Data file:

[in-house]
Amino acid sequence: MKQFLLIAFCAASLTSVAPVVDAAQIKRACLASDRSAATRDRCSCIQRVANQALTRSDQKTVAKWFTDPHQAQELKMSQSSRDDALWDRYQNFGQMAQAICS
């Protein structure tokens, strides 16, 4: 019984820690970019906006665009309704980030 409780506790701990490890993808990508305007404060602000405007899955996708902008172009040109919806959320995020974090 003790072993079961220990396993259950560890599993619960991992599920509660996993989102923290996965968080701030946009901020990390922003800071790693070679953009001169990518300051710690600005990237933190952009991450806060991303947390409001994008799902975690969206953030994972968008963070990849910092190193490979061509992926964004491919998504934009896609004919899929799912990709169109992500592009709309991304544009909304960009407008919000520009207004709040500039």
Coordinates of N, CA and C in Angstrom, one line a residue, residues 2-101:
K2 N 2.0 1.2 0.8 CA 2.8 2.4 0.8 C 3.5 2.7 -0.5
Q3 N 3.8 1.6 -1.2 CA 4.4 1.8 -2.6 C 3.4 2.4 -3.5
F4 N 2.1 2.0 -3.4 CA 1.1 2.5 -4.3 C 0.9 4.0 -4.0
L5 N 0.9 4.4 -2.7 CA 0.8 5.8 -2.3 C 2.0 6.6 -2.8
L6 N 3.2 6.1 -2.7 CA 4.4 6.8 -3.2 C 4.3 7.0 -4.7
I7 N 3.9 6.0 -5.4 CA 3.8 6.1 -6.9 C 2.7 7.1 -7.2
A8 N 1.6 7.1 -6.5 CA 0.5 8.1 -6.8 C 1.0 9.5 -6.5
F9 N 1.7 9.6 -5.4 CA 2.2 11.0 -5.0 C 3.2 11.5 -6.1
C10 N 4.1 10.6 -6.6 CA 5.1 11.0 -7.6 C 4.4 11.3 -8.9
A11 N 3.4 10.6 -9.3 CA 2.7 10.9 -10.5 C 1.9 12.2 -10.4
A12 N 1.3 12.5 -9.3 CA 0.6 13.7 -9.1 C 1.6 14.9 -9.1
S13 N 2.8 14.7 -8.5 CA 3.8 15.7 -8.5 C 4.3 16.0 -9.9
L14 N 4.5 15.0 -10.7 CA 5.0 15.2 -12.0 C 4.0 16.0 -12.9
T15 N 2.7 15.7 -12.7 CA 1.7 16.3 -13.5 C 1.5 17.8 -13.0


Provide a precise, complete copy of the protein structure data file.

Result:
[in-house]
Amino acid sequence: MKQFLLIAFCAASLTSVAPVVDAAQIKRACLASDRSAATRDRCSCIQRVANQALTRSDQKTVAKWFTDPHQAQELKMSQSSRDDALWDRYQNFGQMAQAICS
């Protein structure tokens, strides 16, 4: 019984820690970019906006665009309704980030 409780506790701990490890993808990508305007404060602000405007899955996708902008172009040109919806959320995020974090 003790072993079961220990396993259950560890599993619960991992599920509660996993989102923290996965968080701030946009901020990390922003800071790693070679953009001169990518300051710690600005990237933190952009991450806060991303947390409001994008799902975690969206953030994972968008963070990849910092190193490979061509992926964004491919998504934009896609004919899929799912990709169109992500592009709309991304544009909304960009407008919000520009207004709040500039």
Coordinates of N, CA and C in Angstrom, one line a residue, residues 2-101:
K2 N 2.0 1.2 0.8 CA 2.8 2.4 0.8 C 3.5 2.7 -0.5
Q3 N 3.8 1.6 -1.2 CA 4.4 1.8 -2.6 C 3.4 2.4 -3.5
F4 N 2.1 2.0 -3.4 CA 1.1 2.5 -4.3 C 0.9 4.0 -4.0
L5 N 0.9 4.4 -2.7 CA 0.8 5.8 -2.3 C 2.0 6.6 -2.8
L6 N 3.2 6.1 -2.7 CA 4.4 6.8 -3.2 C 4.3 7.0 -4.7
I7 N 3.9 6.0 -5.4 CA 3.8 6.1 -6.9 C 2.7 7.1 -7.2
A8 N 1.6 7.1 -6.5 CA 0.5 8.1 -6.8 C 1.0 9.5 -6.5
F9 N 1.7 9.6 -5.4 CA 2.2 11.0 -5.0 C 3.2 11.5 -6.1
C10 N 4.1 10.6 -6.6 CA 5.1 11.0 -7.6 C 4.4 11.3 -8.9
A11 N 3.4 10.6 -9.3 CA 2.7 10.9 -10.5 C 1.9 12.2 -10.4
A12 N 1.3 12.5 -9.3 CA 0.6 13.7 -9.1 C 1.6 14.9 -9.1
S13 N 2.8 14.7 -8.5 CA 3.8 15.7 -8.5 C 4.3 16.0 -9.9
L14 N 4.5 15.0 -10.7 CA 5.0 15.2 -12.0 C 4.0 16.0 -12.9
T15 N 2.7 15.7 -12.7 CA 1.7 16.3 -13.5 C 1.5 17.8 -13.0